SEC Puts The Brakes On A $4.5M Life Settlement Scam
The U.S. Securities and Exchange Commission (SEC) has announced in SEC Release 2011-177 that it has gotten a court order to put the brakes on a purported $4.5 million life settlement scam. Life settlements involve transactions between the owner of a life insurance policy and someone else. The owner of the policy sells the policy to the other individual who takes over the premium payments, either because he can no longer afford the payments or no longer wants the policy. The sales price of the policy is a lump sum amount for more than the surrender value but less than the payment of death benefits.
According to SEC documents and allegations, Daniel C.S. Powell, 29, and his company Christian Stanley Incorporated have been operating in the life settlement business for the last seven years or so. Investors were apparently told that the firm made money by brokering the sale of life settlements. There was nothing farther from the truth as the firm hardly made any income from its business operations. According to the Director of the SEC’s Los Angeles Office, Rosalind Tyson, “Powell and Christian Stanley created the façade of an actual business when in reality they have virtually no revenue.” The allegations are that Mr. Powell used his business to bring in some $4.5 million in an unregistered offering of debenture notes.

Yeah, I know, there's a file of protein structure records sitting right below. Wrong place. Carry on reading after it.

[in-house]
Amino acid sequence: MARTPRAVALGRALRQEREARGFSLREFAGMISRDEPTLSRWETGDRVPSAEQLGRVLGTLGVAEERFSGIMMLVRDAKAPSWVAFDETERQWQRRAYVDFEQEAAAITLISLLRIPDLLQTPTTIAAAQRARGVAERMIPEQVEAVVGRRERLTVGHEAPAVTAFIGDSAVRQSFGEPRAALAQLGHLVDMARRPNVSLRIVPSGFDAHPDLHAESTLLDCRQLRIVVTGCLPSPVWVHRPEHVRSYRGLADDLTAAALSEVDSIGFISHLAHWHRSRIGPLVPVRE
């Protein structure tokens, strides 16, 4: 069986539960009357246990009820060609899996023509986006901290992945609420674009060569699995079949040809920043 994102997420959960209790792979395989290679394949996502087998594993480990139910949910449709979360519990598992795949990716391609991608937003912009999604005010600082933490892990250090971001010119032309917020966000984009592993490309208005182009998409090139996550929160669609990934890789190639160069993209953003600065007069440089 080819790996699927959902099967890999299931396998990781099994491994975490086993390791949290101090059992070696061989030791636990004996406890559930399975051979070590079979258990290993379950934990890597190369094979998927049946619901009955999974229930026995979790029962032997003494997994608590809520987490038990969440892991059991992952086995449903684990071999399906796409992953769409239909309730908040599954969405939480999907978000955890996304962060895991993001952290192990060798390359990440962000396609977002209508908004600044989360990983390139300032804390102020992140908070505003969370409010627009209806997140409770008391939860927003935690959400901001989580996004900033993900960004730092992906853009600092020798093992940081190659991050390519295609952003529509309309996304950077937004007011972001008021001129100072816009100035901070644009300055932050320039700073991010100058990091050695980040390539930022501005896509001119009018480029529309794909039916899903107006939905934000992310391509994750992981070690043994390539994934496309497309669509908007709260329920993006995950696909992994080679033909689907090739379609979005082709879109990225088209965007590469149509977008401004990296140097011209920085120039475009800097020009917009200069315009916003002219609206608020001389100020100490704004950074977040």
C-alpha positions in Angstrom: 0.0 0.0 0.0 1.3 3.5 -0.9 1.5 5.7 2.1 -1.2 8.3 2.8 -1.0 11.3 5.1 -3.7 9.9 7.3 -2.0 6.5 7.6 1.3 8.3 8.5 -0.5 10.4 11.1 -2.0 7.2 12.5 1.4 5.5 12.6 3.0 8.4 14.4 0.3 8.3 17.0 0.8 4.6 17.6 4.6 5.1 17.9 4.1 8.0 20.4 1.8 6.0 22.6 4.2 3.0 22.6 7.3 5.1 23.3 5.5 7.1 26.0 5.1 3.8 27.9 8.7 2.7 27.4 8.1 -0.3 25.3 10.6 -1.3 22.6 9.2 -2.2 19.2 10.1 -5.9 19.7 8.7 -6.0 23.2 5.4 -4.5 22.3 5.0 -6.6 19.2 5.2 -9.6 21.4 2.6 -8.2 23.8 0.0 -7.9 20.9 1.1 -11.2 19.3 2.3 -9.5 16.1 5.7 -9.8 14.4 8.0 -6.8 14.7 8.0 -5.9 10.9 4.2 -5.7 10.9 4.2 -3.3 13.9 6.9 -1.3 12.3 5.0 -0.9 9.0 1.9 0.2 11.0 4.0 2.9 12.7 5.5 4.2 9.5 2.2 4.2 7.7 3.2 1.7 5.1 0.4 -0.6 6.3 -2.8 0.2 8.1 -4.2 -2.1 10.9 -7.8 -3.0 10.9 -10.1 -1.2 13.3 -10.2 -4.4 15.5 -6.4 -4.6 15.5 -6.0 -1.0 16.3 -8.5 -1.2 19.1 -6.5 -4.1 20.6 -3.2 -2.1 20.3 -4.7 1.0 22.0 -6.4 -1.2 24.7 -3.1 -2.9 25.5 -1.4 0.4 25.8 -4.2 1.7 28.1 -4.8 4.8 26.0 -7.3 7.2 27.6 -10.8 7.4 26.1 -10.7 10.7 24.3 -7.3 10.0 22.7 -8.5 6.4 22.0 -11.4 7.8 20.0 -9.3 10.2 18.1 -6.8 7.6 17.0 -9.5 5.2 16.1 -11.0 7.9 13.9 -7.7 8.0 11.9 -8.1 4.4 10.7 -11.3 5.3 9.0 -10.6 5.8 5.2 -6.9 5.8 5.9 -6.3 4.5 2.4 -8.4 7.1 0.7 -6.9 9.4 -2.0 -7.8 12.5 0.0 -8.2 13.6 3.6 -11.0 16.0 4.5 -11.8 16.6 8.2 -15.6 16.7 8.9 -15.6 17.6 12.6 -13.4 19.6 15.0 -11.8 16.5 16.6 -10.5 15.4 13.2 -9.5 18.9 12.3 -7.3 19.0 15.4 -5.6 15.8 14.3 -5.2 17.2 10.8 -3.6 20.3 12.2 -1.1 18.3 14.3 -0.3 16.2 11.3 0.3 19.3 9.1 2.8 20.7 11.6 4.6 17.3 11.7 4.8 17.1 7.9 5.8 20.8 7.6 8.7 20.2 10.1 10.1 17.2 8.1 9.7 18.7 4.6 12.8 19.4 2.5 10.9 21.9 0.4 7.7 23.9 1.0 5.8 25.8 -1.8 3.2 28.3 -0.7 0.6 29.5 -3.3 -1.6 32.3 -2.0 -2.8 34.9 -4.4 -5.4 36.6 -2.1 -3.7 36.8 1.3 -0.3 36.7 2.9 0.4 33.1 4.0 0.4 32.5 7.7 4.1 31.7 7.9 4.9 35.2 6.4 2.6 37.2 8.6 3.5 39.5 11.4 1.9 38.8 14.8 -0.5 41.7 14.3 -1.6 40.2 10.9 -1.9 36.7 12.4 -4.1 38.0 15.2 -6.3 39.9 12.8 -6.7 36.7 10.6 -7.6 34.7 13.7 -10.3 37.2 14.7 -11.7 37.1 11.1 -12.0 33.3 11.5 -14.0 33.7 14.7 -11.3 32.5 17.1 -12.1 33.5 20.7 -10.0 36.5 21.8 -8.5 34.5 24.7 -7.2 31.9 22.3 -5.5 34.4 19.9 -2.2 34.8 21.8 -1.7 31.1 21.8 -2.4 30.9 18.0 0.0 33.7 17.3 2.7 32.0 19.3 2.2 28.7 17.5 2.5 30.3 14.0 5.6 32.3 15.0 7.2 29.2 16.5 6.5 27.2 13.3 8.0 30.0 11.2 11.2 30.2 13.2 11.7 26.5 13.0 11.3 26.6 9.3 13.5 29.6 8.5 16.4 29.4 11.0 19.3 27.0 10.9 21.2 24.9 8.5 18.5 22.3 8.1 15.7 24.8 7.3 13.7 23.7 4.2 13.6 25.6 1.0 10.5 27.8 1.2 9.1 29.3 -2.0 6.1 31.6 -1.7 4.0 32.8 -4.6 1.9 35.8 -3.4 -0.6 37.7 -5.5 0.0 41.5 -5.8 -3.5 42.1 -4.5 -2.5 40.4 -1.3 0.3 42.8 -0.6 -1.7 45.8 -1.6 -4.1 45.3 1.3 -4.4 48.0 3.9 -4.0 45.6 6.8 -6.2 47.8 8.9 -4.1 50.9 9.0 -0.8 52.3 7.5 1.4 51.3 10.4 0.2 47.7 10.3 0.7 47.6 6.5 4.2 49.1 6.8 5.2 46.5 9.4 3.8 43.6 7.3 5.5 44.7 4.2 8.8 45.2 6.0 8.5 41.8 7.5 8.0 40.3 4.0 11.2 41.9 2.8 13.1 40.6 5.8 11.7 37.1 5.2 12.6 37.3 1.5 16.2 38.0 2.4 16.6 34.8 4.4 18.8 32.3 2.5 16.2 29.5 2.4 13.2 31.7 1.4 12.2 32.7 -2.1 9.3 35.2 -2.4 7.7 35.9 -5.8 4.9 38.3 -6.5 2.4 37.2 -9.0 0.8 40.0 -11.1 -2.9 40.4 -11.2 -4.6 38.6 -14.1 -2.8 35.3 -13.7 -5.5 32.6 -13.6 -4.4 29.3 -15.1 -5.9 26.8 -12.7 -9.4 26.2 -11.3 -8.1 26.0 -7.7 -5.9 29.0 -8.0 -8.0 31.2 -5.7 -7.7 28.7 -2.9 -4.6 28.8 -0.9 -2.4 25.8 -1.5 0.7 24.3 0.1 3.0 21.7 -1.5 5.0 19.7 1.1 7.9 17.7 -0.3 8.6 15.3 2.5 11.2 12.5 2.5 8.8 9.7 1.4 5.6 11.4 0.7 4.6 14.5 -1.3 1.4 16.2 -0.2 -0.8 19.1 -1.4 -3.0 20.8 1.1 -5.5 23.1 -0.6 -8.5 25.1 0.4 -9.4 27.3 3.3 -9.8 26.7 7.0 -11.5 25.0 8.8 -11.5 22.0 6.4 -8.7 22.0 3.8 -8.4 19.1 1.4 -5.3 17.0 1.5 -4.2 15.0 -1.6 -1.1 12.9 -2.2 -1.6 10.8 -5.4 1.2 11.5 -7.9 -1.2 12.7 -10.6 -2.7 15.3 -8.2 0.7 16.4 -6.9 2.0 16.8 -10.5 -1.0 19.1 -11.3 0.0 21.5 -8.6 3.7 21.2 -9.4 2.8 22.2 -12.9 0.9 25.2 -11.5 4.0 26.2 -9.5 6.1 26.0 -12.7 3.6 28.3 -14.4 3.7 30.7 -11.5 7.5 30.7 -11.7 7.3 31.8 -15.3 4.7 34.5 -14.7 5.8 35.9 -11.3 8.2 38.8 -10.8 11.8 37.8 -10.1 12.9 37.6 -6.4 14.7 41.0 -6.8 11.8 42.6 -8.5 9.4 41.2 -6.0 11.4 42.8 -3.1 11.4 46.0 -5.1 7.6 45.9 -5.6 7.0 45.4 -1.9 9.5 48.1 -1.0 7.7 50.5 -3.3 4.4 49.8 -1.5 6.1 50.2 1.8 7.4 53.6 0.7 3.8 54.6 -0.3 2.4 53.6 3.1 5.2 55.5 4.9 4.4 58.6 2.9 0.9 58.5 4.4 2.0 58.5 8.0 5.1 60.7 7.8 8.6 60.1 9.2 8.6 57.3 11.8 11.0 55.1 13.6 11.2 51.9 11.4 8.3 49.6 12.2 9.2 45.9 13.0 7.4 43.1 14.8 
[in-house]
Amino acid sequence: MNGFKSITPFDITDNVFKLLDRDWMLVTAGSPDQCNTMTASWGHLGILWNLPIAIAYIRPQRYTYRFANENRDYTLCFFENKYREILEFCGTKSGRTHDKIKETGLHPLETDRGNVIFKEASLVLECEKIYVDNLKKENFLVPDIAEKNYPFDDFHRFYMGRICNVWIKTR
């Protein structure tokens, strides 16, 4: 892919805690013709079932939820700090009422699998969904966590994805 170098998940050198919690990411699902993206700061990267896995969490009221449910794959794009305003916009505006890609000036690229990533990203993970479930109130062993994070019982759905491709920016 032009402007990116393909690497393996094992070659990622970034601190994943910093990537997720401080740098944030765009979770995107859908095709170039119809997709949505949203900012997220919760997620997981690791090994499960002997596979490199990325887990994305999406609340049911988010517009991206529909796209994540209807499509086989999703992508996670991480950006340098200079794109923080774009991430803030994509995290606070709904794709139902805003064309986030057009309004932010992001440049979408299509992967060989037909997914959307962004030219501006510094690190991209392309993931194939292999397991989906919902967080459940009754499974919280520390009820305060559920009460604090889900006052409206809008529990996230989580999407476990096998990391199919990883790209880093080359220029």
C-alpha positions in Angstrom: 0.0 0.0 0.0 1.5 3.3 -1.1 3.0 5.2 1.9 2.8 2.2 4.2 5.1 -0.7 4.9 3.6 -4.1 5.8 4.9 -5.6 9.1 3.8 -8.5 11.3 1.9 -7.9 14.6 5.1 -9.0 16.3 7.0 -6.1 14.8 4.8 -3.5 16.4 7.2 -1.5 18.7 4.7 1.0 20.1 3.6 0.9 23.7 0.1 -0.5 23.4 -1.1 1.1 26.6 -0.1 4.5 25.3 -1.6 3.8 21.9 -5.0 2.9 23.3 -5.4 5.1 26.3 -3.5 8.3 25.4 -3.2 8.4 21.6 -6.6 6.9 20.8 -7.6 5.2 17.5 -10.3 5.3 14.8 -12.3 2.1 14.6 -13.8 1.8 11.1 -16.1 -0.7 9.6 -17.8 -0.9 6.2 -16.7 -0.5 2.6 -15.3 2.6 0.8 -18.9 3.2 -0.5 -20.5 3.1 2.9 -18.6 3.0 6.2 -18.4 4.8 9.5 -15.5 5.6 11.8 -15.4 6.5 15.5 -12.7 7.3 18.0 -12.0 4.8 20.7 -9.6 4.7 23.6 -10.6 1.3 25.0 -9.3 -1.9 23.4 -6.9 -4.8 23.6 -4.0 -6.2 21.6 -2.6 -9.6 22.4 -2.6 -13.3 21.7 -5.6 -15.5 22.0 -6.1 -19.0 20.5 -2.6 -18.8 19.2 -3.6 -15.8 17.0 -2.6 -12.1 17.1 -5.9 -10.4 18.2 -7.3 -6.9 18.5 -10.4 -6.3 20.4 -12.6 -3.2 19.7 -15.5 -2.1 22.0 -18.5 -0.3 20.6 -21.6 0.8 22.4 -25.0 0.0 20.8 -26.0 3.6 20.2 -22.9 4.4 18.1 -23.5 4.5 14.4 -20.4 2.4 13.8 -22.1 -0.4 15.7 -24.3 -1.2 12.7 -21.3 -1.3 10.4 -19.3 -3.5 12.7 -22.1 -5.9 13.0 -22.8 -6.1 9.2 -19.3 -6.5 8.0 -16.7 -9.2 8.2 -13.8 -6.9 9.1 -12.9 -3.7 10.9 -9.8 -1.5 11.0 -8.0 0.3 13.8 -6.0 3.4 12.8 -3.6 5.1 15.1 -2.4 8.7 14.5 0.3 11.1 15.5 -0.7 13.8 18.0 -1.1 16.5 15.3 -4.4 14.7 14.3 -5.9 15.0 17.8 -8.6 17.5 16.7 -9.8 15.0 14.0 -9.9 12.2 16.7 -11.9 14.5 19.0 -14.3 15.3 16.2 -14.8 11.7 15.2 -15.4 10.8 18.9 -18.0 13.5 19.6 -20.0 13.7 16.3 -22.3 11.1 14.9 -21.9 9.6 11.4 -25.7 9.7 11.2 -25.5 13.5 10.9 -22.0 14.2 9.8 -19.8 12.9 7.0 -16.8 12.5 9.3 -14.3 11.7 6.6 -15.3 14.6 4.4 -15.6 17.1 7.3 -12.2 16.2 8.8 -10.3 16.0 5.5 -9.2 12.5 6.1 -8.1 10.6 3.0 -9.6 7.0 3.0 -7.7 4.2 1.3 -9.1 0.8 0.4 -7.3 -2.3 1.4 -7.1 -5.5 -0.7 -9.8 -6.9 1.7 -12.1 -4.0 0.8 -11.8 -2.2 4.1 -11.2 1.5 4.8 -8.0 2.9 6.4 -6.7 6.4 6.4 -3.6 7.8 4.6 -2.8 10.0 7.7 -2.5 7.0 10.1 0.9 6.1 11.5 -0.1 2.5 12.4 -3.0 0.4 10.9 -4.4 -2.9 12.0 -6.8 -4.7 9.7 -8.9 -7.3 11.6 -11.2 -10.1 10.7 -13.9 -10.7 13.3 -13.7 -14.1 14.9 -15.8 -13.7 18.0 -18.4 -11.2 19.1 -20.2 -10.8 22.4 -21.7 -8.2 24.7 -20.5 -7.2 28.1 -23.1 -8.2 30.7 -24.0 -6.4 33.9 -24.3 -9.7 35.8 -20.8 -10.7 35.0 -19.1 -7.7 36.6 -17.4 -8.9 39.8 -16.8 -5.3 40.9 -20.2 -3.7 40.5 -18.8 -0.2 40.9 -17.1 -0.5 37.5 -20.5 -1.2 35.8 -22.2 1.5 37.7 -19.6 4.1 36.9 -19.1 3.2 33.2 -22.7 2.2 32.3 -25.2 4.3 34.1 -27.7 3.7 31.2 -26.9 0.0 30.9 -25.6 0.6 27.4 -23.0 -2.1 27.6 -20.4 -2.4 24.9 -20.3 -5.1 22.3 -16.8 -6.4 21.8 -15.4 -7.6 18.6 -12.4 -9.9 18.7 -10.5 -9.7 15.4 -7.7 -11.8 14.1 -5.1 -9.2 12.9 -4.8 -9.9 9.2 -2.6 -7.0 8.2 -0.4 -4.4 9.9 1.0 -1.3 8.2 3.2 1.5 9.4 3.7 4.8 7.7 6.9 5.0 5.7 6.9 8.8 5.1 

As in nearly every case like this, the money generated from potential investors did not go towards any investment vehicle. Rather, it went to support a lifestyle of luxury for Powell, fancy cars, fancy hotels, nightclubs, gourmet meals, $21,000 for education loans, $5,000 for cowboy boots and $5,000 to get enrolled in a matchmaking service.
The SEC has alleged that the $4.5 million was raised from 50 or so investors for the fake debenture deal, where Powell promised returns ranging from 5% to 15.5% annually for five year terms. The so called notes were backed by a Nevada gold mine and a Kentucky coal mine. Purportedly, the mine had coal deposits worth $11.8 billion.
U.S. District Court Judge for the Central District of California, George King, granted the TRO (temporary restraining order) requested by the SEC and scheduled a hearing on September 15, 2011 for the injunctive relief.